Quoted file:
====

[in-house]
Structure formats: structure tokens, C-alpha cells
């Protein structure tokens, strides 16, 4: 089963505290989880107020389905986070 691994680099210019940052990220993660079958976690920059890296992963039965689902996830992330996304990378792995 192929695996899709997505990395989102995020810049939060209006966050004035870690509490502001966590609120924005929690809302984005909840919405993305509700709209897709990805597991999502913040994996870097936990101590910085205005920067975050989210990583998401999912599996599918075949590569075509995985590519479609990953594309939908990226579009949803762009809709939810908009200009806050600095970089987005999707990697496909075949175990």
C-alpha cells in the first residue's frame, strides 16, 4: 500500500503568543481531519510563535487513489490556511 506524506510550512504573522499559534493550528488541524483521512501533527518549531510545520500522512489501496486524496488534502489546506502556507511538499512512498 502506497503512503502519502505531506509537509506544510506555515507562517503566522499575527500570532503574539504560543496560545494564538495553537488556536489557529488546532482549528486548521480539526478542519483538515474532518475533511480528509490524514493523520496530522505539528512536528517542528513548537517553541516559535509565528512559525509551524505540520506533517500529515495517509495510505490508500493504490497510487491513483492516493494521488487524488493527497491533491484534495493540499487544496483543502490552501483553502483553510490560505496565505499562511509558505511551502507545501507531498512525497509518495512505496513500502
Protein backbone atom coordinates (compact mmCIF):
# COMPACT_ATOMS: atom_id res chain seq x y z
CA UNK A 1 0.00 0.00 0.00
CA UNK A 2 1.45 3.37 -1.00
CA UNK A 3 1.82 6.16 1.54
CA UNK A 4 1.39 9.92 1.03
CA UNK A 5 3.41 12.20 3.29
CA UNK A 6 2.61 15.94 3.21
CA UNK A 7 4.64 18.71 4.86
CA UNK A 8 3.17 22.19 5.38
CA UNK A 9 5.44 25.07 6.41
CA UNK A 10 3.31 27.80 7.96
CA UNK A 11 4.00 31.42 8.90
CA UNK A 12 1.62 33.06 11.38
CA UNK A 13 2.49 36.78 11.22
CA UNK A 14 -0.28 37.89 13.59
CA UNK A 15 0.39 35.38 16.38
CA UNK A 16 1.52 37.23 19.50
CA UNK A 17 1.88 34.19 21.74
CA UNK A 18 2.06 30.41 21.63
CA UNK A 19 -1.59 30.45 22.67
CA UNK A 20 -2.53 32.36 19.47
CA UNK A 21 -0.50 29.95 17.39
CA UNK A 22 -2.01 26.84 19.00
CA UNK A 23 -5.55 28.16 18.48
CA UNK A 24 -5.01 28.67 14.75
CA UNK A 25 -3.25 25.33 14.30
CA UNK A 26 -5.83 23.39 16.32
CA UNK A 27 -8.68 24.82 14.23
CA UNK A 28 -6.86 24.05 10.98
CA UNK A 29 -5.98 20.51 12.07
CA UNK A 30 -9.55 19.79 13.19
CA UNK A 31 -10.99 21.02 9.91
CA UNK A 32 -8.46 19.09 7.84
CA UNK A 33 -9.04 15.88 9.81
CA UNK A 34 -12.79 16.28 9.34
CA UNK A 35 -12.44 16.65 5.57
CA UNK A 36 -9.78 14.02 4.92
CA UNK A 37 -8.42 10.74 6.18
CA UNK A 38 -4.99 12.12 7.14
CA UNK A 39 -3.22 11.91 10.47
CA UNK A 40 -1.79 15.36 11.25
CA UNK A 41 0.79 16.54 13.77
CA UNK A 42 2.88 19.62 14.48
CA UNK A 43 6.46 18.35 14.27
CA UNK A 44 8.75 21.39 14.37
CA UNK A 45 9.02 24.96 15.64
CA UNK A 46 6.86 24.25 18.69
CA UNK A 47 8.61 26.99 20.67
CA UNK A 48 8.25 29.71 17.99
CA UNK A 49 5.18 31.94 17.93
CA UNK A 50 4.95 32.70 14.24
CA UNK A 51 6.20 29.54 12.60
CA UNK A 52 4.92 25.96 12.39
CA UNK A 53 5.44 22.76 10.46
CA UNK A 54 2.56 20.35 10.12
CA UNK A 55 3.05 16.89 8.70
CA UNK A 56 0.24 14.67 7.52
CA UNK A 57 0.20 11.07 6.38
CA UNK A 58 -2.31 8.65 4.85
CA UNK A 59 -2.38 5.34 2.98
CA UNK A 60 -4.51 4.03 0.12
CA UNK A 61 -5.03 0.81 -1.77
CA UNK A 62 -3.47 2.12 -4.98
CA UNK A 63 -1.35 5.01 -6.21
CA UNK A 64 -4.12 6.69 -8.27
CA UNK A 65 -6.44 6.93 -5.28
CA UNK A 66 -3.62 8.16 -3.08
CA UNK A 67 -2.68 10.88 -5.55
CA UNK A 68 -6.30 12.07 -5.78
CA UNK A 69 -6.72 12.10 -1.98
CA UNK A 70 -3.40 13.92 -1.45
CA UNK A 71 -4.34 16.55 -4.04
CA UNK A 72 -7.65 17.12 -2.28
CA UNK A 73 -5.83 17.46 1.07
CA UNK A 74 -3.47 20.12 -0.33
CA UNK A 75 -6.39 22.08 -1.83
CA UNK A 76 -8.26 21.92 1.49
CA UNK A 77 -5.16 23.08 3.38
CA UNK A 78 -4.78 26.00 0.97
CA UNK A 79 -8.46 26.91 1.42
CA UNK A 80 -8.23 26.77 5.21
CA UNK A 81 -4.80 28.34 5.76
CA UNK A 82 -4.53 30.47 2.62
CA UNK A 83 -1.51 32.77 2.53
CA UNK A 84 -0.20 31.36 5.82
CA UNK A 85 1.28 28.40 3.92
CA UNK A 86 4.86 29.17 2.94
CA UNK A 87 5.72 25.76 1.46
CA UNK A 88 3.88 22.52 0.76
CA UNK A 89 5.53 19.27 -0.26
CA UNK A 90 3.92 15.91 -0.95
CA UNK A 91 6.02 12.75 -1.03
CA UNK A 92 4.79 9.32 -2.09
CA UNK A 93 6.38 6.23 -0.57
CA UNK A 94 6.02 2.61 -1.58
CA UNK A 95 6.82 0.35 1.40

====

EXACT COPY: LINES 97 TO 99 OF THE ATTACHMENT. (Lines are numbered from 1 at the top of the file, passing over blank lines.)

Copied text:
CA UNK A 91 6.02 12.75 -1.03
CA UNK A 92 4.79 9.32 -2.09
CA UNK A 93 6.38 6.23 -0.57